A new policy (Reduced Emissions from Deforestation in Developing Countries (REDD)) was first proposed by Costa Rica and Papua New Guinea in 2005 and its adoption would imply the creation of a reference scenario for the national rate of deforestation for each country – for each country, any future improvements in lowering the deforestation rate are compensated via carbon credit funding. What is important for the effectiveness of REDD compensation is that the income to the sovereign government should be targeted for the local communities who manage the forest resource – 17% of the world’s forests are under community control and this is increasingly managed in a sustainable fashion (www.communitycarbonforestry.org).
Jon Lovett’s lecture discussed the ways in which the difficulties in engendering local community action can be overcome by identifying local communities as the financial beneficiaries of REDD income and by developing their role as custodians of forests.
Matthew Owen (Cornwall College) continued this theme in his paper “REDD Bull: What can rainforest protection do to halt climate change?” Matthew argued that the problems inhibiting the universal success of schemes such as those funded via REDD are often linked to issues within the community (e.g. tenancy). Such issues need to be reconciled before the creation of a community asset class associated with communal forestry management.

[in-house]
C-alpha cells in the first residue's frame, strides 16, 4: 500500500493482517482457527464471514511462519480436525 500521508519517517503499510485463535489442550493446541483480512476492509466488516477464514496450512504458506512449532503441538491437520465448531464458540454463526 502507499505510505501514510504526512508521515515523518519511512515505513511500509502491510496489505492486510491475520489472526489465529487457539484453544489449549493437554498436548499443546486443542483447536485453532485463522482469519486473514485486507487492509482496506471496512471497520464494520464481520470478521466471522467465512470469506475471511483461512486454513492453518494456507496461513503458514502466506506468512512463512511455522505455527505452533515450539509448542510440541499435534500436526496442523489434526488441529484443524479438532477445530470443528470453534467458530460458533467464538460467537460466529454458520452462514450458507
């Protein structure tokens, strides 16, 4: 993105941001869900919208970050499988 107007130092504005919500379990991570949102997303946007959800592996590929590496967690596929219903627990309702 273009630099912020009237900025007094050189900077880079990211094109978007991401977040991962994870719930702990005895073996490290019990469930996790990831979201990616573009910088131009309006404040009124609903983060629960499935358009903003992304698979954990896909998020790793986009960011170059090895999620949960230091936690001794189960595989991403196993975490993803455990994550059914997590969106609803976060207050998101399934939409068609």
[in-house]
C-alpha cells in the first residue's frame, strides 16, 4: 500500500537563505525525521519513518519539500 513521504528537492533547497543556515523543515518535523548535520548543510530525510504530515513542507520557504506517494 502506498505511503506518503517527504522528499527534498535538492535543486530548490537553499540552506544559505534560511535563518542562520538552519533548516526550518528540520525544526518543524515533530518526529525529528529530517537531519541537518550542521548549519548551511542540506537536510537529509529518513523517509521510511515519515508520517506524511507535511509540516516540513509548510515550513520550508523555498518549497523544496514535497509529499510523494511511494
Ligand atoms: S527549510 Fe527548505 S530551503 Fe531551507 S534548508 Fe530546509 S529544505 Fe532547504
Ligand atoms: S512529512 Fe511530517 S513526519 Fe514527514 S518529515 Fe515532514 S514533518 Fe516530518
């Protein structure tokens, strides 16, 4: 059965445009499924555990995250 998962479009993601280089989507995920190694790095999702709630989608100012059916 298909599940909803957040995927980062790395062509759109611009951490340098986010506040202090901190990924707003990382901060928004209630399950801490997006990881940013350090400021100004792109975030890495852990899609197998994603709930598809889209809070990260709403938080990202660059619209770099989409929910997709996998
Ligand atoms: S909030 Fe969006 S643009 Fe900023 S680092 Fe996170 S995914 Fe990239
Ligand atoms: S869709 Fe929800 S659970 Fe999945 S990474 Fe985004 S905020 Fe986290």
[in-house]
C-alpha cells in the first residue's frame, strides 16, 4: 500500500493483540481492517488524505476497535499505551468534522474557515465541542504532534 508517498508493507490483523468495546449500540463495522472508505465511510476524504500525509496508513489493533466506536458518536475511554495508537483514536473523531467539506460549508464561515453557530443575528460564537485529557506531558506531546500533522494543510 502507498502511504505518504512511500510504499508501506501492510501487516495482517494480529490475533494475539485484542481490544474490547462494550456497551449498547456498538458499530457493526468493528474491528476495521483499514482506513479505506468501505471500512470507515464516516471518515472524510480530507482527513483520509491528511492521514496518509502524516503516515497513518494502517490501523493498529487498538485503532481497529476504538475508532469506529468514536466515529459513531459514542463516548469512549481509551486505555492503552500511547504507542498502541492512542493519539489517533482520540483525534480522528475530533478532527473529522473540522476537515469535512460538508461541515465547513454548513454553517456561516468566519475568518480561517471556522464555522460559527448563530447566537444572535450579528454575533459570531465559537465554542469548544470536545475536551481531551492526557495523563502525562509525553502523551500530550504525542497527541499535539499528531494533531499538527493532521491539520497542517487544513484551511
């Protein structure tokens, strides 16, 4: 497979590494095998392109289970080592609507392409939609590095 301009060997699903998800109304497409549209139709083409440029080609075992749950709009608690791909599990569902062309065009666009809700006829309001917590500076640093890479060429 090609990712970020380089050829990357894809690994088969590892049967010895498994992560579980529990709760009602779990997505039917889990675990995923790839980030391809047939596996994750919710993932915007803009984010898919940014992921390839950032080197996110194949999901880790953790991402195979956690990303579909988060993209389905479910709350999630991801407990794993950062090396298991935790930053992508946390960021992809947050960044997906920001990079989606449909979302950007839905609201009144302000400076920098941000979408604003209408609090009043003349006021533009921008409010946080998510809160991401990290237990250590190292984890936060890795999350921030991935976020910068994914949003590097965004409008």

Matthew also argued that deforestation is easy to monitor (as shown by the satellite mages in his talk) and much cheaper than other carbon reduction interventions. However, the global requirement to bring 3.8 million hectares of land into production each year (a response to ‘Appetite Growth’) and the high value of timber as an asset class compete against REDD targets – and governance and transaction costs for REDD (e.g. establishing clear legal ownership of the land) are high.
As with many foresight environmental programmes difficulties arise with the implementation of REDD because associated market systems are not in place. For instance, although the carbon market itself seems to be shifting from a nascent to a fledgling state, it is still the least significant financial market.
It is still true for instance that most transactions are linked to companies alleviating their corporate-social responsibilities rather than genuine demand for carbon as an asset class. Additionally REDD is excluded from the market (but aforestation and reforestation are not).